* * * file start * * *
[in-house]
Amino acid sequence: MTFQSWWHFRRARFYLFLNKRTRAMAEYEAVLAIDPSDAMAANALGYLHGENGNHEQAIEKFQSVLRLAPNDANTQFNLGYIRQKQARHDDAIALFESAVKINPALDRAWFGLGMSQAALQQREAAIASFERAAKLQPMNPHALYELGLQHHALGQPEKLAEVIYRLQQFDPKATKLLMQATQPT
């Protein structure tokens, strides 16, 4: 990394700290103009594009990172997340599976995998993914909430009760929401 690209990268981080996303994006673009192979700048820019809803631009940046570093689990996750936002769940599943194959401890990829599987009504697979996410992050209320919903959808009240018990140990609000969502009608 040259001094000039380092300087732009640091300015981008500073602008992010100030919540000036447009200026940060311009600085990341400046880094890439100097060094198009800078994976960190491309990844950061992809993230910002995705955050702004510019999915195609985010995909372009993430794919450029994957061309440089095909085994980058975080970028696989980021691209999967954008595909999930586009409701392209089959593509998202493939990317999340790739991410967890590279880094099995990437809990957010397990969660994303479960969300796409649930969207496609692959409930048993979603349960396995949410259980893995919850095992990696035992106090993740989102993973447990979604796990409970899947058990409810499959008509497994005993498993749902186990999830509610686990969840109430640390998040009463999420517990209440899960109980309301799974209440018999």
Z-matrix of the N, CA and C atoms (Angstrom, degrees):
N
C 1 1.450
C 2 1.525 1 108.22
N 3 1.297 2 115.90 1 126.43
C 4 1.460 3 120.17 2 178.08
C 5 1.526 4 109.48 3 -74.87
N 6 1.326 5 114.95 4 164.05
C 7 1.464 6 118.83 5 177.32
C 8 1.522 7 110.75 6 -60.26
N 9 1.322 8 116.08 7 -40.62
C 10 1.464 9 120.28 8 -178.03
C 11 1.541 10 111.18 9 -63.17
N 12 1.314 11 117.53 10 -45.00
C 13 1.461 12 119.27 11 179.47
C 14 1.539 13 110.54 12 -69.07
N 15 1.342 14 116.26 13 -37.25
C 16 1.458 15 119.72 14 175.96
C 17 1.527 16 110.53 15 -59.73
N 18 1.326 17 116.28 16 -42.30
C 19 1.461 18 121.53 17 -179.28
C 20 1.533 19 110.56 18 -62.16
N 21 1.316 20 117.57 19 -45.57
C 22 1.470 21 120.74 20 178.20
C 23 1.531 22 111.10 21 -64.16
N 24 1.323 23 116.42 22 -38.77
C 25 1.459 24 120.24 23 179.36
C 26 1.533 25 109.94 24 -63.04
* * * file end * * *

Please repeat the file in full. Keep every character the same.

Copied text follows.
[in-house]
Amino acid sequence: MTFQSWWHFRRARFYLFLNKRTRAMAEYEAVLAIDPSDAMAANALGYLHGENGNHEQAIEKFQSVLRLAPNDANTQFNLGYIRQKQARHDDAIALFESAVKINPALDRAWFGLGMSQAALQQREAAIASFERAAKLQPMNPHALYELGLQHHALGQPEKLAEVIYRLQQFDPKATKLLMQATQPT
């Protein structure tokens, strides 16, 4: 990394700290103009594009990172997340599976995998993914909430009760929401 690209990268981080996303994006673009192979700048820019809803631009940046570093689990996750936002769940599943194959401890990829599987009504697979996410992050209320919903959808009240018990140990609000969502009608 040259001094000039380092300087732009640091300015981008500073602008992010100030919540000036447009200026940060311009600085990341400046880094890439100097060094198009800078994976960190491309990844950061992809993230910002995705955050702004510019999915195609985010995909372009993430794919450029994957061309440089095909085994980058975080970028696989980021691209999967954008595909999930586009409701392209089959593509998202493939990317999340790739991410967890590279880094099995990437809990957010397990969660994303479960969300796409649930969207496609692959409930048993979603349960396995949410259980893995919850095992990696035992106090993740989102993973447990979604796990409970899947058990409810499959008509497994005993498993749902186990999830509610686990969840109430640390998040009463999420517990209440899960109980309301799974209440018999």
Z-matrix of the N, CA and C atoms (Angstrom, degrees):
N
C 1 1.450
C 2 1.525 1 108.22
N 3 1.297 2 115.90 1 126.43
C 4 1.460 3 120.17 2 178.08
C 5 1.526 4 109.48 3 -74.87
N 6 1.326 5 114.95 4 164.05
C 7 1.464 6 118.83 5 177.32
C 8 1.522 7 110.75 6 -60.26
N 9 1.322 8 116.08 7 -40.62
C 10 1.464 9 120.28 8 -178.03
C 11 1.541 10 111.18 9 -63.17
N 12 1.314 11 117.53 10 -45.00
C 13 1.461 12 119.27 11 179.47
C 14 1.539 13 110.54 12 -69.07
N 15 1.342 14 116.26 13 -37.25
C 16 1.458 15 119.72 14 175.96
C 17 1.527 16 110.53 15 -59.73
N 18 1.326 17 116.28 16 -42.30
C 19 1.461 18 121.53 17 -179.28
C 20 1.533 19 110.56 18 -62.16
N 21 1.316 20 117.57 19 -45.57
C 22 1.470 21 120.74 20 178.20
C 23 1.531 22 111.10 21 -64.16
N 24 1.323 23 116.42 22 -38.77
C 25 1.459 24 120.24 23 179.36
C 26 1.533 25 109.94 24 -63.04